Well here we are in the midst of a coup attempt and I can't say I'm surprised. I've been expecting this since day one. I also must admit I let my guard down a little after the election thinking the fire of insurrection wasn't getting enough oxygen to burn too hot.
It was fated to reach this point because Trump is fascistic. In the fascist imagination laws and constitutions are only important so far as they can be bent and manipulated to gain power. Trump used the electoral college and state-level voting restrictions as best he could, but once those methods were not sufficient he had to eschew them for a putsch.
He is also fascistic in that he is less a man than a movement. For a long time I have wondered how anyone could give a man who obviously cares so little for others and the truth their trust and dedication. How could someone actually take to the streets waving a banner with his name on it when he wouldn't pee on these people if they were on fire? A couple of years into this mess it dawned on me that he is not a man, but a symbol. He is the avatar of patriarchy, of white supremacy, of nativism, of petty bourgeois resentment. When his followers chant his name they themselves do not express their love for him so much as what he stands for. They want an America where people like them are on top and he is their champion.
Sometimes when we decide on deeming things fascist we are too interested in parties and institutions and not enough in personalities and their relationship with their followers. During the time of the Nazis' rise to power, people in Germany (and many Nazis themselves) referred to the party not by name, but as "the Hitler movement." The man and not the party really mattered. This carried over into Hitler's reign, as Ian Kershaw's work has shown how many ordinary Germans despised the Nazi party but still adored Hitler, considering him above it all.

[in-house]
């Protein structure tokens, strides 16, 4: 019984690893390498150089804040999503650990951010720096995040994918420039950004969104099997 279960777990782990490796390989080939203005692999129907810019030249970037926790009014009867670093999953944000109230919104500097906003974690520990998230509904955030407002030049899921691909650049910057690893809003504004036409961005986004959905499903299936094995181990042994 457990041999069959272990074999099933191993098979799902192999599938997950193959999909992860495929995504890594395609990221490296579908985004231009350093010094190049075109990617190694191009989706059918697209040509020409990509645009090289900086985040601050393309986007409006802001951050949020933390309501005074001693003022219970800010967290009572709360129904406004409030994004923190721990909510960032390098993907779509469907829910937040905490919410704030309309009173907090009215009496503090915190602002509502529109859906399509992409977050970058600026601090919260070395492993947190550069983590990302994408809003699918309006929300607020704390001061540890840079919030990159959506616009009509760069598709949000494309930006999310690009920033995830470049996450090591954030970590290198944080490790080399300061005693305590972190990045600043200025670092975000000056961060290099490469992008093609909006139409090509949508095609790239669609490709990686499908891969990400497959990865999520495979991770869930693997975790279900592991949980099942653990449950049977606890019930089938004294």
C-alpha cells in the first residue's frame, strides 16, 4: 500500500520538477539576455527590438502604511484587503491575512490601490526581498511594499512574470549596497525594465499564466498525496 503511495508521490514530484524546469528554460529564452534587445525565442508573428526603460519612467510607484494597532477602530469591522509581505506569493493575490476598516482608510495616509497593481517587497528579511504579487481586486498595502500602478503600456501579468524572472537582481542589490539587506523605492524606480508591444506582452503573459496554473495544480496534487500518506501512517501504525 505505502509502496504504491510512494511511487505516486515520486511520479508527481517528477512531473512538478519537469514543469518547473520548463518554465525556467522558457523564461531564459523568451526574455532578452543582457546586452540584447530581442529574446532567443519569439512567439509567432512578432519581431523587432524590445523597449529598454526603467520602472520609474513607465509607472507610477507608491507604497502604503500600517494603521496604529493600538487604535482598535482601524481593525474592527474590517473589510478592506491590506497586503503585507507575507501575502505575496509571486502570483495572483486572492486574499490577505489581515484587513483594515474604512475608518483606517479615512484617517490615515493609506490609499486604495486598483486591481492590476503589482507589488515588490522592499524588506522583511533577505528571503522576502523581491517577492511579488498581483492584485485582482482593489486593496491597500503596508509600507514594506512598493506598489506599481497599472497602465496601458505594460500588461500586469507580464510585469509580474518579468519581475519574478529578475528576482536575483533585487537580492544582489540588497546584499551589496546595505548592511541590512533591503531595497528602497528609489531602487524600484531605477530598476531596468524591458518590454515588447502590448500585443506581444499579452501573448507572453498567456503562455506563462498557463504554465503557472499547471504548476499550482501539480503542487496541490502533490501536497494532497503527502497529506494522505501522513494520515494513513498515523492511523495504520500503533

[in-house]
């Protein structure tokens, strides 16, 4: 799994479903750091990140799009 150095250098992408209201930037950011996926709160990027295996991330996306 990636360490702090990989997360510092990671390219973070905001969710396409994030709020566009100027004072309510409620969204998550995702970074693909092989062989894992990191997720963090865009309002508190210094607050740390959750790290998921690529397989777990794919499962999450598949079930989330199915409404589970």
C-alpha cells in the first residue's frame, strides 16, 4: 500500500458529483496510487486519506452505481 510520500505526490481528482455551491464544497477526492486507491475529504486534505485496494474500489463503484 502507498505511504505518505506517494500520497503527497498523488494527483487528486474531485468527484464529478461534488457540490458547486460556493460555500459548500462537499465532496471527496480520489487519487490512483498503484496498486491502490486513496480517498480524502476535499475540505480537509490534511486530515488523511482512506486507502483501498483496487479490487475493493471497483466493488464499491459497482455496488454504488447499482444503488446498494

Hitler himself never talked of "party," but of "Bewegung," i.e. "movement." At times Trump has done the same, which has disturbed me far more than regular people whose ears are not attuned to such rhetoric. He talks of "our movement" so much that calling the people who stormed the Capitol "Trump supporters" instead of "Republicans" might not be the dodge some accuse it of being.
Like other fascist leaders Trump does not derive his legitimacy from the usual modes of political legitimacy. He has never gained the votes of the majority and is still trying to claim power after losing an election that any objective person deems legitimate. He like other fascists derives his legitimacy merely from what Max Weber called charisma. In his time in office Trump certainly has shown little to no knowledge or even interest in his Constitutional role, duties, and limits.
That democracy is still hanging on is only a testament to the fact that Trump has not for one day of his political career ever had the support of the majority of people in this country. However, events last week show that support for the Trump Movement run strong in the military and law enforcement. Without their members being purged from those institutions and his civilian devotees and political allies being deplatformed, the Trump Movement will present a threat to democracy in this country long after January 20th.